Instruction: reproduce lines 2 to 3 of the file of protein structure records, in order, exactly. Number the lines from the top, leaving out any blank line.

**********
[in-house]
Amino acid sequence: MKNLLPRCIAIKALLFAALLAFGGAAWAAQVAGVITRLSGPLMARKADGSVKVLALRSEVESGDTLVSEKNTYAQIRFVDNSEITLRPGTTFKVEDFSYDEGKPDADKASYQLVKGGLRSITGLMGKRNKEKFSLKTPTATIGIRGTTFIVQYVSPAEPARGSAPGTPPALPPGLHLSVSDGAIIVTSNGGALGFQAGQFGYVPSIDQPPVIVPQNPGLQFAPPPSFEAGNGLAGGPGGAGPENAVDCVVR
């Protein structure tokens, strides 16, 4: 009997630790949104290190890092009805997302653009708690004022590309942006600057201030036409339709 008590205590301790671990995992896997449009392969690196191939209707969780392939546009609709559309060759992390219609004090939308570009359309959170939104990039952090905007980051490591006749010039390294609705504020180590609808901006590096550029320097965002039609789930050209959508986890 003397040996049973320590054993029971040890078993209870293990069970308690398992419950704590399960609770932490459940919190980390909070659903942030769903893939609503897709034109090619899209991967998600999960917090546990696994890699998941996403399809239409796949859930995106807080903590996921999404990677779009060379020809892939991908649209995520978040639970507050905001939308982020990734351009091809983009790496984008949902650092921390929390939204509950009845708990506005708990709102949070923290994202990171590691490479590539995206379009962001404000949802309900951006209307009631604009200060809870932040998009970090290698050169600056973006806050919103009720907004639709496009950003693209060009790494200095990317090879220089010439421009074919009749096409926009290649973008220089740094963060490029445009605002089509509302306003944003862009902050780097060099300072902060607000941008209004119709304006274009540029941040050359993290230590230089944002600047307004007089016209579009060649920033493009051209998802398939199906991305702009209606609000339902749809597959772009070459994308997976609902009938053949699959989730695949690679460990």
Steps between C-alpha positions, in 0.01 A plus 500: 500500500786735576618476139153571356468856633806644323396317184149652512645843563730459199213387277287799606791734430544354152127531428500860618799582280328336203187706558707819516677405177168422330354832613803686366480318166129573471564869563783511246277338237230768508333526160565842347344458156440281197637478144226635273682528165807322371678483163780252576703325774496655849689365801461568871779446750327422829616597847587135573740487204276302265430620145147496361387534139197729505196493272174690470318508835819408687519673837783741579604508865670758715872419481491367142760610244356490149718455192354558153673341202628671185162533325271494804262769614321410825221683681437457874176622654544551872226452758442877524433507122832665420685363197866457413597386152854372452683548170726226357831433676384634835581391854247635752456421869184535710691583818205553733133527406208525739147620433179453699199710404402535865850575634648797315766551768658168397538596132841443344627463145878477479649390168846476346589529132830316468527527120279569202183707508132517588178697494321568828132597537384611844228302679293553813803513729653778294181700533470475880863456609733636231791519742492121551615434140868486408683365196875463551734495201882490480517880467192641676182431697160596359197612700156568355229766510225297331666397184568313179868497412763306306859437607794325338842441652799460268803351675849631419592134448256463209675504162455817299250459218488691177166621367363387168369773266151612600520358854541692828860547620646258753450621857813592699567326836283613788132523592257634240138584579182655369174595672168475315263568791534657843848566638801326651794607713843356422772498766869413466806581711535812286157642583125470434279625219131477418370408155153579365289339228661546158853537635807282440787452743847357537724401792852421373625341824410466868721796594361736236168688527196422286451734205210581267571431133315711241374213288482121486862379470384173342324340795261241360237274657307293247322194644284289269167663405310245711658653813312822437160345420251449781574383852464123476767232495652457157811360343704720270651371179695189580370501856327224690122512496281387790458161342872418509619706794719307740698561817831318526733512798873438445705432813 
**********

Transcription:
Amino acid sequence: MKNLLPRCIAIKALLFAALLAFGGAAWAAQVAGVITRLSGPLMARKADGSVKVLALRSEVESGDTLVSEKNTYAQIRFVDNSEITLRPGTTFKVEDFSYDEGKPDADKASYQLVKGGLRSITGLMGKRNKEKFSLKTPTATIGIRGTTFIVQYVSPAEPARGSAPGTPPALPPGLHLSVSDGAIIVTSNGGALGFQAGQFGYVPSIDQPPVIVPQNPGLQFAPPPSFEAGNGLAGGPGGAGPENAVDCVVR
């Protein structure tokens, strides 16, 4: 009997630790949104290190890092009805997302653009708690004022590309942006600057201030036409339709 008590205590301790671990995992896997449009392969690196191939209707969780392939546009609709559309060759992390219609004090939308570009359309959170939104990039952090905007980051490591006749010039390294609705504020180590609808901006590096550029320097965002039609789930050209959508986890 003397040996049973320590054993029971040890078993209870293990069970308690398992419950704590399960609770932490459940919190980390909070659903942030769903893939609503897709034109090619899209991967998600999960917090546990696994890699998941996403399809239409796949859930995106807080903590996921999404990677779009060379020809892939991908649209995520978040639970507050905001939308982020990734351009091809983009790496984008949902650092921390929390939204509950009845708990506005708990709102949070923290994202990171590691490479590539995206379009962001404000949802309900951006209307009631604009200060809870932040998009970090290698050169600056973006806050919103009720907004639709496009950003693209060009790494200095990317090879220089010439421009074919009749096409926009290649973008220089740094963060490029445009605002089509509302306003944003862009902050780097060099300072902060607000941008209004119709304006274009540029941040050359993290230590230089944002600047307004007089016209579009060649920033493009051209998802398939199906991305702009209606609000339902749809597959772009070459994308997976609902009938053949699959989730695949690679460990």